“Although research on vocational interests has been around since the beginning of the 1900s, it usually isn’t considered in decision-making related to hiring employees,” says the study published in the July 2012 issue of Perspectives on Psychological Science, a journal of the Association for Psychological Science.
Psychological scientist Christopher Nye of Bowling Green University and his colleagues used a technique called meta analysis, which allowed them to pool the findings from existing studies on vocational interests and analyze the body of research as a whole.
The findings led them to hypothesise that while overall interests were moderately correlated with performance and persistence at work, measures that accounted for the person-environment fit were stronger predictors of performance than interest scores alone. Employees’ whose interest profiles matched their job profiles were more likely to perform better, help others in the organisation, and stay with the company longer.
The study seems to underscore what Steve Jobs said in 2005 in his address at Stanford. “The only way to do great work is to love what you do,” the then Apple CEO said.
Placement is an important component of growth strategies of many leading organisations and universities play the role of a facilitator by building expectations and bridging gaps between the job-seeking graduate and the employer.
Explaining the employers’ side of the story, Anupam Srivastava, Director, Talent Acquisition at Rovi – TiVo, an American technology company, who visited NIT Surathkal, IIT Guwahati, IIT Kharagpur, IIT Chennai and BITS Pilani to recruit students in 2016, says: “It was first time in India for Rovi but of course a great experience visiting top colleges in India and recruit top brains. It was overwhelming response from the colleges and their students. Being new to the campus we were little nervous but when we started talking to the students then we could see what kind of curious brains they and intend to learn all the new domains.”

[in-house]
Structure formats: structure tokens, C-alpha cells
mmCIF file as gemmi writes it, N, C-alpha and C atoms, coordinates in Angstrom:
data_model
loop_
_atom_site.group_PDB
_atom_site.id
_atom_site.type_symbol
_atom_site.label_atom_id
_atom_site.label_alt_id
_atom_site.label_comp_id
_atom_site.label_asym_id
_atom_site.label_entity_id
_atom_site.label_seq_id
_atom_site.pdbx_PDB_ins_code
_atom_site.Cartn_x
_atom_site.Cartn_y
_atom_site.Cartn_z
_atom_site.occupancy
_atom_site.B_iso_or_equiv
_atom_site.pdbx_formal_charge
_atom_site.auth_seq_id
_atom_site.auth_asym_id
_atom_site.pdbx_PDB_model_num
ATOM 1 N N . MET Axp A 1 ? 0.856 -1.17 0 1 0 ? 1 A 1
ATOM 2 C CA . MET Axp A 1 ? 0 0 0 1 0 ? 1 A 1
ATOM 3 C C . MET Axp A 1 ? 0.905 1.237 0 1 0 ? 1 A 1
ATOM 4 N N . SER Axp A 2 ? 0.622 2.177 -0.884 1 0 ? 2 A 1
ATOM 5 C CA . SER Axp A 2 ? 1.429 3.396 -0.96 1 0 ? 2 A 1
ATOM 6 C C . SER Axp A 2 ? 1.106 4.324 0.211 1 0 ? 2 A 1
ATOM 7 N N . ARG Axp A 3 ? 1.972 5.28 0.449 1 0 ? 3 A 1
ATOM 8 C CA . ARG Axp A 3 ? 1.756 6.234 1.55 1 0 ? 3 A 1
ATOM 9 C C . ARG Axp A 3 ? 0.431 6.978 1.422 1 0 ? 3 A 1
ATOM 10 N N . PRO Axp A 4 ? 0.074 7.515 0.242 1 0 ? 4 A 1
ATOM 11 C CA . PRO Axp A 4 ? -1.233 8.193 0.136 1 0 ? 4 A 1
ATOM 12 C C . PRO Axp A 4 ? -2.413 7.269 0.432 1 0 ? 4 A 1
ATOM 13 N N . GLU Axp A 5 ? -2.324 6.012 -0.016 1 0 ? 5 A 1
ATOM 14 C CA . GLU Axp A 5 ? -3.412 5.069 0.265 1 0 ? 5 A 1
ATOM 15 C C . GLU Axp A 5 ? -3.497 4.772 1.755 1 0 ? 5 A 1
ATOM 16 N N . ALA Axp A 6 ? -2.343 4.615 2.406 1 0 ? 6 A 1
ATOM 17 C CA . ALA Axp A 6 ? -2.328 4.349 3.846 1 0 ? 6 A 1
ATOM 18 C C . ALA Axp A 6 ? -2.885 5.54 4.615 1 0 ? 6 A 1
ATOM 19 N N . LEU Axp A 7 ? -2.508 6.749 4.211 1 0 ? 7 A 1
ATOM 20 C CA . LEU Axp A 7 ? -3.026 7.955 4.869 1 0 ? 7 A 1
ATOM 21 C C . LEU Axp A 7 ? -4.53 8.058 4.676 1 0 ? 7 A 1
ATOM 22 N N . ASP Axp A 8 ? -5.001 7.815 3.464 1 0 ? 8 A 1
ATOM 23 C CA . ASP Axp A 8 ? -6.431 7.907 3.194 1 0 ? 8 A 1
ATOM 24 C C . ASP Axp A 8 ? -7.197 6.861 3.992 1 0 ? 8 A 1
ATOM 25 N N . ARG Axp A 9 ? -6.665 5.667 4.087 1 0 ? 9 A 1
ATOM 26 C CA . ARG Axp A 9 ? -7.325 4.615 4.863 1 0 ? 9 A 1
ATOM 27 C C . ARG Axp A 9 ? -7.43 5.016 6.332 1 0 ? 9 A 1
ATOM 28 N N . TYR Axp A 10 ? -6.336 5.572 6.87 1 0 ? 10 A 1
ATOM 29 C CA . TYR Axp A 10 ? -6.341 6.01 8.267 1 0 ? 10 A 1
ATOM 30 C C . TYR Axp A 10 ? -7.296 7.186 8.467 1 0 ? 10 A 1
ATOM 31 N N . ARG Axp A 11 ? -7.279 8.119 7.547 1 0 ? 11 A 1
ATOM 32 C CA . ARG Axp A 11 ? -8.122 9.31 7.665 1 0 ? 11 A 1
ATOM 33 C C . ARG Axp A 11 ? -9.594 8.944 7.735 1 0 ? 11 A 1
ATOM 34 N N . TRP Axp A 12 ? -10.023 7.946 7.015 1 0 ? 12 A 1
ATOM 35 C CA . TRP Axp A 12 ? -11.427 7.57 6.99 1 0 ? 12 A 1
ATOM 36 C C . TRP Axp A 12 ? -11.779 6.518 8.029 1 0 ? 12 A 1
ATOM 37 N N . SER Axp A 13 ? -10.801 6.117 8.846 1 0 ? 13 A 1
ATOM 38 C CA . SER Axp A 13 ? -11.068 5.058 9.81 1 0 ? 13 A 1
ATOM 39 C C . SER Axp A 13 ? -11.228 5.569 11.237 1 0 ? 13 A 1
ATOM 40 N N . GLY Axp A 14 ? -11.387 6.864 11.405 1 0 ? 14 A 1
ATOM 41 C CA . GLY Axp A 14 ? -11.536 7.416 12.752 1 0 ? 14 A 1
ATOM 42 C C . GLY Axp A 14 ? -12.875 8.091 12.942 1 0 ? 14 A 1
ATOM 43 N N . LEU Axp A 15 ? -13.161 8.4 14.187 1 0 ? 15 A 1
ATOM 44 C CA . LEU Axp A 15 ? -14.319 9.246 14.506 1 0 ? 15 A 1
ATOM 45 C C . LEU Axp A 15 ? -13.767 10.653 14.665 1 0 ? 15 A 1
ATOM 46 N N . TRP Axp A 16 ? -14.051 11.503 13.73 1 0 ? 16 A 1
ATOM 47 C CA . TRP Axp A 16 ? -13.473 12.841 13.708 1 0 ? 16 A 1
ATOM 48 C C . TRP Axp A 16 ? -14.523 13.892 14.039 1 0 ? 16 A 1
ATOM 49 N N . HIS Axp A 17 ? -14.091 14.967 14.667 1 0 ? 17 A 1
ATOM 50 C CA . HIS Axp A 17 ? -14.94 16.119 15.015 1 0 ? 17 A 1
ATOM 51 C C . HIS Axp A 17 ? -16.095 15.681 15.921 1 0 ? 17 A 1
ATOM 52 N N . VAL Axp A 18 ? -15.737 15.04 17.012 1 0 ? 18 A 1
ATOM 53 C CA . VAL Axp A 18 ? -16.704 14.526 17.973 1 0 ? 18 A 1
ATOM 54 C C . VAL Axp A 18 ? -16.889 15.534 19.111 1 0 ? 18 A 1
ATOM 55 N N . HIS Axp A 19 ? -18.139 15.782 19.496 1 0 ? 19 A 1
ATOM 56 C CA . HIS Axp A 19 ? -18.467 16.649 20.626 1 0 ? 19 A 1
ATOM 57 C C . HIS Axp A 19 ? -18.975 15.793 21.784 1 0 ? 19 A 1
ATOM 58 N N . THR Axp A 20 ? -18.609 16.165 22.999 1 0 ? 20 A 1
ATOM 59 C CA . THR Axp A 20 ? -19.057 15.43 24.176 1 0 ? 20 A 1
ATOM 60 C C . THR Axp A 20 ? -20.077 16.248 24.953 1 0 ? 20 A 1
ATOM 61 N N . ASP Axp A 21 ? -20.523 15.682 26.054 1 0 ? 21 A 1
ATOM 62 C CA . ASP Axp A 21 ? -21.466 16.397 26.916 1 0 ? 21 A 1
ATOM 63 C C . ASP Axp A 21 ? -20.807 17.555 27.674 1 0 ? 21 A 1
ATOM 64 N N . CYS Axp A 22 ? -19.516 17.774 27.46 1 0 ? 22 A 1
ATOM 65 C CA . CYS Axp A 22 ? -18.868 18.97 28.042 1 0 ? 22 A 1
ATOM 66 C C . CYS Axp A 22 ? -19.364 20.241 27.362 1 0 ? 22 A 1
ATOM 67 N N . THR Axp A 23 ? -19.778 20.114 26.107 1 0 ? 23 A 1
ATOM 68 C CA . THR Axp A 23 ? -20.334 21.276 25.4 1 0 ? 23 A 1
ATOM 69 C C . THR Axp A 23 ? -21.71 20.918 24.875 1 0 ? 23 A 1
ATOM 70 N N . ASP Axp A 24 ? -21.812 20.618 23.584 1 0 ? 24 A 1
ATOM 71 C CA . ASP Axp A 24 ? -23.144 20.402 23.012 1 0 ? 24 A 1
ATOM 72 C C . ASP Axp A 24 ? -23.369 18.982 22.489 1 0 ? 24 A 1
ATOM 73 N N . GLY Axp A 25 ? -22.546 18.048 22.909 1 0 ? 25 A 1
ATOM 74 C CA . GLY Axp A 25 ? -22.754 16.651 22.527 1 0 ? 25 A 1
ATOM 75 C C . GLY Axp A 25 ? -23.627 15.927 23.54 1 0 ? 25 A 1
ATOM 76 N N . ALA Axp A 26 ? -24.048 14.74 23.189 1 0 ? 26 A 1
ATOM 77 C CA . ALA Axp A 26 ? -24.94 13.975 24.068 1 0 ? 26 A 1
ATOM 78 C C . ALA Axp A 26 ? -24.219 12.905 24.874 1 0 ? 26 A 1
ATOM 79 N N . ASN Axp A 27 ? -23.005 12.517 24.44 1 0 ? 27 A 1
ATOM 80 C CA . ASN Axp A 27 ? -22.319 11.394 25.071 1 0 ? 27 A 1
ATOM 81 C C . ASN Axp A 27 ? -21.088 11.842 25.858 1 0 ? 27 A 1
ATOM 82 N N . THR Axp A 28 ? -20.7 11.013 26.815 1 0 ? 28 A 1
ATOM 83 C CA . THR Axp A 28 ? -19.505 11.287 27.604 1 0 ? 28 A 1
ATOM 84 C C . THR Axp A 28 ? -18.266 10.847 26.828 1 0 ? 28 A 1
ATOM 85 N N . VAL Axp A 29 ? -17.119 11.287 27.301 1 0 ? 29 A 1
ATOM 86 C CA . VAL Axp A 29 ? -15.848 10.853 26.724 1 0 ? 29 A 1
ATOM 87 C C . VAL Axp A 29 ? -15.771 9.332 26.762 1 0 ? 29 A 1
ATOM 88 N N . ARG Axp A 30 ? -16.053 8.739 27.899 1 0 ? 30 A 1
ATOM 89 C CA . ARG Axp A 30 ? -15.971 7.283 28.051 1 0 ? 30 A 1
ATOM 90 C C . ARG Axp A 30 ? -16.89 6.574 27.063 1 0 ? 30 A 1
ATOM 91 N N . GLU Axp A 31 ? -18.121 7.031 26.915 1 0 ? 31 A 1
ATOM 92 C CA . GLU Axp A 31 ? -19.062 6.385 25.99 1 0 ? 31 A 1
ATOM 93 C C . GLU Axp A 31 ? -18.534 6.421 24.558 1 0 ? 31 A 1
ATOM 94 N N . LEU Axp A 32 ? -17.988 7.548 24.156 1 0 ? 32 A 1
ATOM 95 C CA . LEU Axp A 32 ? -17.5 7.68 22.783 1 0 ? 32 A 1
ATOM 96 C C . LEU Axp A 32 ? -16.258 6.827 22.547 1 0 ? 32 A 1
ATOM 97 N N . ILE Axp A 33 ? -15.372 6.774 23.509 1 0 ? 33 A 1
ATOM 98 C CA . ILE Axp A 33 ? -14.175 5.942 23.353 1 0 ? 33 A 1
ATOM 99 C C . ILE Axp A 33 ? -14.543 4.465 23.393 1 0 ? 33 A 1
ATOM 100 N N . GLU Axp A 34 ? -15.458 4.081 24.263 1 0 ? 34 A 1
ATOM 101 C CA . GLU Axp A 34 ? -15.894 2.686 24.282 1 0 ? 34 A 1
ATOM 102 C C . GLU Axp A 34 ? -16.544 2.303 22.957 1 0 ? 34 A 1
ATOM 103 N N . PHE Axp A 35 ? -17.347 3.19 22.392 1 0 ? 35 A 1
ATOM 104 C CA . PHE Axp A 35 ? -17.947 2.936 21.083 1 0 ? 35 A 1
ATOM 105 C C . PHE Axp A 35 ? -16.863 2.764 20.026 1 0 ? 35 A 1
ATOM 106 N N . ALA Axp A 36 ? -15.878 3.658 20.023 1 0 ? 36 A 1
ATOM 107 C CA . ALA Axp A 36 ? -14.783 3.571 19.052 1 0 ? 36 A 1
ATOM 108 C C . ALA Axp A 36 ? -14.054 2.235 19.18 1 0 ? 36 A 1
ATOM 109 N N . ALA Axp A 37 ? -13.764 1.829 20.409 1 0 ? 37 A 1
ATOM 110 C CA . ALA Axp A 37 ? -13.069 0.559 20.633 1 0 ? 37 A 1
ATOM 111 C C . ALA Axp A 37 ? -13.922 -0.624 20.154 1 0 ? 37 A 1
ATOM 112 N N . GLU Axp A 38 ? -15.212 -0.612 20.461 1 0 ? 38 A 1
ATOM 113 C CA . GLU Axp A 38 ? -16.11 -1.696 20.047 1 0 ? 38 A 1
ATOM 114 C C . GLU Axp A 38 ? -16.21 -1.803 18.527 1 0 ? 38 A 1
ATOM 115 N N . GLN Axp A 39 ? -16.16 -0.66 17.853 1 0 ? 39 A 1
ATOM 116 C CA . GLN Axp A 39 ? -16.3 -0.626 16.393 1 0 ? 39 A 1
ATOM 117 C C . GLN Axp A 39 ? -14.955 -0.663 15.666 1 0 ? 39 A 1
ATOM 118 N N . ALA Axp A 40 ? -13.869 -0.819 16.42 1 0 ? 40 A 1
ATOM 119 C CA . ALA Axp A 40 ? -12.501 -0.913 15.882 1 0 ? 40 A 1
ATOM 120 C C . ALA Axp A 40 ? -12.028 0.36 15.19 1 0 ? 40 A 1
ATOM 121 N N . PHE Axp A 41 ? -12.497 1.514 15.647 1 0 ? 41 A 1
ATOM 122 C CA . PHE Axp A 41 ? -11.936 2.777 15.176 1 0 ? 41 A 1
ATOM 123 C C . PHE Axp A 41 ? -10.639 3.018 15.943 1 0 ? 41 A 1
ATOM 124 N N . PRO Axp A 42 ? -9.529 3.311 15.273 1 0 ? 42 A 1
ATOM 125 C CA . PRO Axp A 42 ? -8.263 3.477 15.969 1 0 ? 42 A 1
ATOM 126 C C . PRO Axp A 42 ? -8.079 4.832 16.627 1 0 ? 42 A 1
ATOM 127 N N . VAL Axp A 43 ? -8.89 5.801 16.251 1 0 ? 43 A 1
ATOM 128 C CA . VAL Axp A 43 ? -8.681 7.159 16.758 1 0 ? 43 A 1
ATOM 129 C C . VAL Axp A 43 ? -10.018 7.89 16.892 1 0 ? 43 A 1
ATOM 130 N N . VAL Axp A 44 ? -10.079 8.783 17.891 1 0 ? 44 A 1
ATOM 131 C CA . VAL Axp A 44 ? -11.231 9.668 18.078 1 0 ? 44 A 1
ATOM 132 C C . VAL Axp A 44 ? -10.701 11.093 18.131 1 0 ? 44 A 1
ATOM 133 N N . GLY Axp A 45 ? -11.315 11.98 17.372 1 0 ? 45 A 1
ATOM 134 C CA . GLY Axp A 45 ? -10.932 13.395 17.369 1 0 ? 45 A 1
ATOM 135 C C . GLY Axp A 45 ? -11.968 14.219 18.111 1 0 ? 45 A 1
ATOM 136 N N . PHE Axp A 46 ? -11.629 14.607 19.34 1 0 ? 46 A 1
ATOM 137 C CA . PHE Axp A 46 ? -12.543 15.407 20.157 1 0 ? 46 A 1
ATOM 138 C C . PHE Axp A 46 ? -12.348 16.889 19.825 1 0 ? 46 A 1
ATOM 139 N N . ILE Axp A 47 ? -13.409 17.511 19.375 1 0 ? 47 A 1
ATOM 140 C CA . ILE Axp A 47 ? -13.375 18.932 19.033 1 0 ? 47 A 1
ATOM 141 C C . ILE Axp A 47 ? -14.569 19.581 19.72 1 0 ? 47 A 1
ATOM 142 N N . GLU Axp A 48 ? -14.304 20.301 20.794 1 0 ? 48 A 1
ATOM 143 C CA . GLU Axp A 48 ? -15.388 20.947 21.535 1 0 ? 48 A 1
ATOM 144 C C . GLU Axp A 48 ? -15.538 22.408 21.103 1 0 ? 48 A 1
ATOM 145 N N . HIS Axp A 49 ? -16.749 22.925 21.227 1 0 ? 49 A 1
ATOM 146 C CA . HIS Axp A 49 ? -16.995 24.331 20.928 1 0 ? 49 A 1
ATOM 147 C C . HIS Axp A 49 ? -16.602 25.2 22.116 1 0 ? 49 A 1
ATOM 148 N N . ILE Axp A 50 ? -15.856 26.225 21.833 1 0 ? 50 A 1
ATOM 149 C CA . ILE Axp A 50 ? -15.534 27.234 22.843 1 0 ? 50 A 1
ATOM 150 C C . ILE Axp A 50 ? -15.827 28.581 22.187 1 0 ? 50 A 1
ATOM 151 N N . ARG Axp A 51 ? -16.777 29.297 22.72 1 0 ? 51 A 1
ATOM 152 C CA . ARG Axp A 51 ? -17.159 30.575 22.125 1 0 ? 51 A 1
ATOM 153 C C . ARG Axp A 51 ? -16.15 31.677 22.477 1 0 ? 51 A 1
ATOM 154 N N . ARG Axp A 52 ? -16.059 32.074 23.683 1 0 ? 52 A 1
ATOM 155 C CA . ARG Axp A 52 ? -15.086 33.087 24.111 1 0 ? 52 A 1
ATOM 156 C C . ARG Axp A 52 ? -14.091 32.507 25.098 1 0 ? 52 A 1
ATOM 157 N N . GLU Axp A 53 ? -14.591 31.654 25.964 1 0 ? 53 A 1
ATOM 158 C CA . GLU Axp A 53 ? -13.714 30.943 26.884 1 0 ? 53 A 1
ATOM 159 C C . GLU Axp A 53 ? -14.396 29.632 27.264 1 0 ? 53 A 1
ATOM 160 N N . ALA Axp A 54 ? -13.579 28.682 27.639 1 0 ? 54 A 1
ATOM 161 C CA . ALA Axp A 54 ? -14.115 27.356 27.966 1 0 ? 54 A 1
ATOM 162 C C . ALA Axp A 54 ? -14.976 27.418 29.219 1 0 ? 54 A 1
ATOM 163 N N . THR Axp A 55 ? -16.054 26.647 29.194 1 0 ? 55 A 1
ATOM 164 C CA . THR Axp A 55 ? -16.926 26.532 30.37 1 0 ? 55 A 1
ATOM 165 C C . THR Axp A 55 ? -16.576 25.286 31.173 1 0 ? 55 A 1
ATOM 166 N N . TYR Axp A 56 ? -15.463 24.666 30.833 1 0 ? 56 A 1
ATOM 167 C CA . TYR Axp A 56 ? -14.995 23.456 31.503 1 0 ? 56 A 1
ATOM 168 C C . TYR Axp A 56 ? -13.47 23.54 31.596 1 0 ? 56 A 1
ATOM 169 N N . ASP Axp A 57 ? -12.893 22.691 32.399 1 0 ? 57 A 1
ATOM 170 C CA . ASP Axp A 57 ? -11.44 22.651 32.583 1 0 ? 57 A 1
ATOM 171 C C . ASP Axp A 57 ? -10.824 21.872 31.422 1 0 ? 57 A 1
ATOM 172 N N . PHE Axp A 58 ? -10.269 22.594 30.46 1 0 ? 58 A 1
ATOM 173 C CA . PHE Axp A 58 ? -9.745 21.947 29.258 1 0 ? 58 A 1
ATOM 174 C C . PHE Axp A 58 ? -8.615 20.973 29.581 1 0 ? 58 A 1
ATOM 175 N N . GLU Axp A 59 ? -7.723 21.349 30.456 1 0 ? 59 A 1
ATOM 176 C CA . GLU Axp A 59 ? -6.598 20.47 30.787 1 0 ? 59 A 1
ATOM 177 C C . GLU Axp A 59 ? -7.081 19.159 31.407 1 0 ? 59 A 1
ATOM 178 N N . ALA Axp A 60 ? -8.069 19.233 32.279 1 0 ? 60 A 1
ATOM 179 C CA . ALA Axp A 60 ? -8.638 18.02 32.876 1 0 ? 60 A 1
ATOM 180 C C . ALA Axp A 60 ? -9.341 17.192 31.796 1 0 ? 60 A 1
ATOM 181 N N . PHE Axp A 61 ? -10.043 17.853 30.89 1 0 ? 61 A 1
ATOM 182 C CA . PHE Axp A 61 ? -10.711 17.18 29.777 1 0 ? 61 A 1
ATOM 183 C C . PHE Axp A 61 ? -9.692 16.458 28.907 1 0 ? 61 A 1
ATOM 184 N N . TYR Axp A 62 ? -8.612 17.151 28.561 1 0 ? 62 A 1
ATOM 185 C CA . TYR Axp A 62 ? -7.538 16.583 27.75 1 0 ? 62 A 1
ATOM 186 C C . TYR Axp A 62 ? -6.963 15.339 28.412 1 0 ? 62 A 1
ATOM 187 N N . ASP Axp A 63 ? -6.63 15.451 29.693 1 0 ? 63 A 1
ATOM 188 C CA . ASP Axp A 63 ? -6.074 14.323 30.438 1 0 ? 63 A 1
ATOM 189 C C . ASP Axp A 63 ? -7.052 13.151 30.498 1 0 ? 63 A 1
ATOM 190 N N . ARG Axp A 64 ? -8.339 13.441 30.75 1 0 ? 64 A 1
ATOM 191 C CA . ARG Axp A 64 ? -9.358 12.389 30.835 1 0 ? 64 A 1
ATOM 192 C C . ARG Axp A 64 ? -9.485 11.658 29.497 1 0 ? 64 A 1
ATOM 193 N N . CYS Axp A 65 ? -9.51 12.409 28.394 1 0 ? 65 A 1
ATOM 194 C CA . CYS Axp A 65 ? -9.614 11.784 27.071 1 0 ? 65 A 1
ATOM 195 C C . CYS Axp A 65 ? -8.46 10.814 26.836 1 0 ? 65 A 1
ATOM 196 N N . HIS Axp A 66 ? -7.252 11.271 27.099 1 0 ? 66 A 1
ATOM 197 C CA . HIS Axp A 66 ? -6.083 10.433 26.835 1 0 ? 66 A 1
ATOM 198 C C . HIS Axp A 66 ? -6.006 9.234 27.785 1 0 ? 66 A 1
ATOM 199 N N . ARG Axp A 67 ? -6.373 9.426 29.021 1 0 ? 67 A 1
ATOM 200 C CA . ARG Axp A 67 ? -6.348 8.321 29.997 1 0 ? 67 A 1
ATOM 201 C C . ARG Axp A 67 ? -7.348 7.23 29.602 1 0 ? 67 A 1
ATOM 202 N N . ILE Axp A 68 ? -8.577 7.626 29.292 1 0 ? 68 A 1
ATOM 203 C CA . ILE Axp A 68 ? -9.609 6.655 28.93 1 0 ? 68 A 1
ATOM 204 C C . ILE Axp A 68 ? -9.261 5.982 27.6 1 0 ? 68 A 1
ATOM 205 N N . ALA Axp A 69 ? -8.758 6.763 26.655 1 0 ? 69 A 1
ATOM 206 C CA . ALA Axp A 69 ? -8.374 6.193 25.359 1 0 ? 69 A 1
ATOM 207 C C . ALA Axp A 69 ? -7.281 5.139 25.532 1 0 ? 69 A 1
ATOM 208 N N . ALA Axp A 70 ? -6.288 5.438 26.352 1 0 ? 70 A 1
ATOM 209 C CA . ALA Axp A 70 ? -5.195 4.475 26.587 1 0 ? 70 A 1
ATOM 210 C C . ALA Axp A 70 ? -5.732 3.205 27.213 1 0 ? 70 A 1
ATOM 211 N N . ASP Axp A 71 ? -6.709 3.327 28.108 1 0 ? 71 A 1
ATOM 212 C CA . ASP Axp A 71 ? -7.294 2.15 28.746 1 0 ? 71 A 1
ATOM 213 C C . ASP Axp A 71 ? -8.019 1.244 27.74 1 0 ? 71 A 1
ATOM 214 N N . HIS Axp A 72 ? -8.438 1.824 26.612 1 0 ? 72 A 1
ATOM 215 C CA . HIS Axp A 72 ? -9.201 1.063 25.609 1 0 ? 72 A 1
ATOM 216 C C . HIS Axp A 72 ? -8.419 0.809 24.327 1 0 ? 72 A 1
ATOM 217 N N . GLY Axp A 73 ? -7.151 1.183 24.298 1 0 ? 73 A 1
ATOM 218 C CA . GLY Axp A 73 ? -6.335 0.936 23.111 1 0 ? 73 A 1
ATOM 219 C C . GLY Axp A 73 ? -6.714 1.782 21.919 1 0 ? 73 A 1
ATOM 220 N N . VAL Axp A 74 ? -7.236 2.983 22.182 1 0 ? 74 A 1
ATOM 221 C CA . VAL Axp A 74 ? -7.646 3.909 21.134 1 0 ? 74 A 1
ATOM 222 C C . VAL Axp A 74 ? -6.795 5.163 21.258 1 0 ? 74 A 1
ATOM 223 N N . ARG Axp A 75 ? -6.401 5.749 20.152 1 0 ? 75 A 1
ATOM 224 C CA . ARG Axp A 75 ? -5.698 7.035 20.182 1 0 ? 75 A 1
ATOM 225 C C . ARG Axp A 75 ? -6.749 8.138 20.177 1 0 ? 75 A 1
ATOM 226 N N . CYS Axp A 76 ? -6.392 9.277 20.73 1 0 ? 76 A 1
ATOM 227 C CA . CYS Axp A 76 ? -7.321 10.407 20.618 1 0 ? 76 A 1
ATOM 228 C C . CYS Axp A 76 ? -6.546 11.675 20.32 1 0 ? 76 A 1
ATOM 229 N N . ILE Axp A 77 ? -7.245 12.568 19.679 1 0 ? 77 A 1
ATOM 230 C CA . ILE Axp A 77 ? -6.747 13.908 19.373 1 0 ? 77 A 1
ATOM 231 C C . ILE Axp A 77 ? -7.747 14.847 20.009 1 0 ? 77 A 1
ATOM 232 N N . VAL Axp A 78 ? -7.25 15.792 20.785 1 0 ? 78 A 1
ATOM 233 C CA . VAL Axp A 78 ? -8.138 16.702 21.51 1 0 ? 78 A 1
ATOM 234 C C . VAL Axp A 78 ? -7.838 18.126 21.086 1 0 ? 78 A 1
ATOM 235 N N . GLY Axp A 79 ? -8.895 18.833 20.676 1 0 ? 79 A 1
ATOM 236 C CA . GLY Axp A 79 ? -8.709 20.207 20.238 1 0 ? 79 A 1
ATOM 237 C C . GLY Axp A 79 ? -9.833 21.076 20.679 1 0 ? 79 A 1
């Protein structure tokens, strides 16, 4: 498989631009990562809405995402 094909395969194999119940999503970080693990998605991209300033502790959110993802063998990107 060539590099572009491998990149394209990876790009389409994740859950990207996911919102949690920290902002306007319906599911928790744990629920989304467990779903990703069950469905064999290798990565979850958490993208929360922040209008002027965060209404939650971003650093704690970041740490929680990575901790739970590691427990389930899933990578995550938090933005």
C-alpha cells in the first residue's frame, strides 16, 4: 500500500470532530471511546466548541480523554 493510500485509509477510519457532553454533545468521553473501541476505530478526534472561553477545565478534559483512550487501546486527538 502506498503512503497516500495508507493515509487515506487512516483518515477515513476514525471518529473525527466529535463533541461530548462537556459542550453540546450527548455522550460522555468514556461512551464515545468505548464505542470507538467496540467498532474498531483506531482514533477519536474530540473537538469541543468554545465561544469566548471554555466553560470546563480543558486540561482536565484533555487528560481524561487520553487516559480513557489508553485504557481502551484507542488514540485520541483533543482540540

“I believe the key to success in such campuses are how well you can describe what your organisation is doing and how these fresh graduates can contribute in major way and add value to the overall success,” he adds.
A few things that worked out well for the company included Rovi’s core values, effective interaction, new domain, working at cutting edge technology, work culture presented, presence of alumni and interns and live product demos, according to Srivastava.
As far as new trends in campus placement are concerned, a Deloitte study has found that the whole recruitment process is undergoing rapid disruption, challenging companies to leverage social networks and aggressively market their employment brand.
“Companies looking to recruit and acquire talent must now compete on a new battlefield—a battlefield shaped by new global talent networks and social media and defined by employment brands and changing views of careers,” it says.
According to a recent Economic Times survey to identify India’s top campus recruiting companies, Deloitte with its focus on “building the campus brand to stay relevant to the ever-changing perceptions of the students” emerged as the top campus employer in the business school category.
The other companies that made it to the list of top five recruiters across Bschools were Cognizant, ICICI Bank, Infosys and Wipro.
While the pedigree of an institute was one of the most crucial considerations for these companies to source talent, the talent acquisition departments also laid emphasis on assessing the students’ key skill sets, says the report.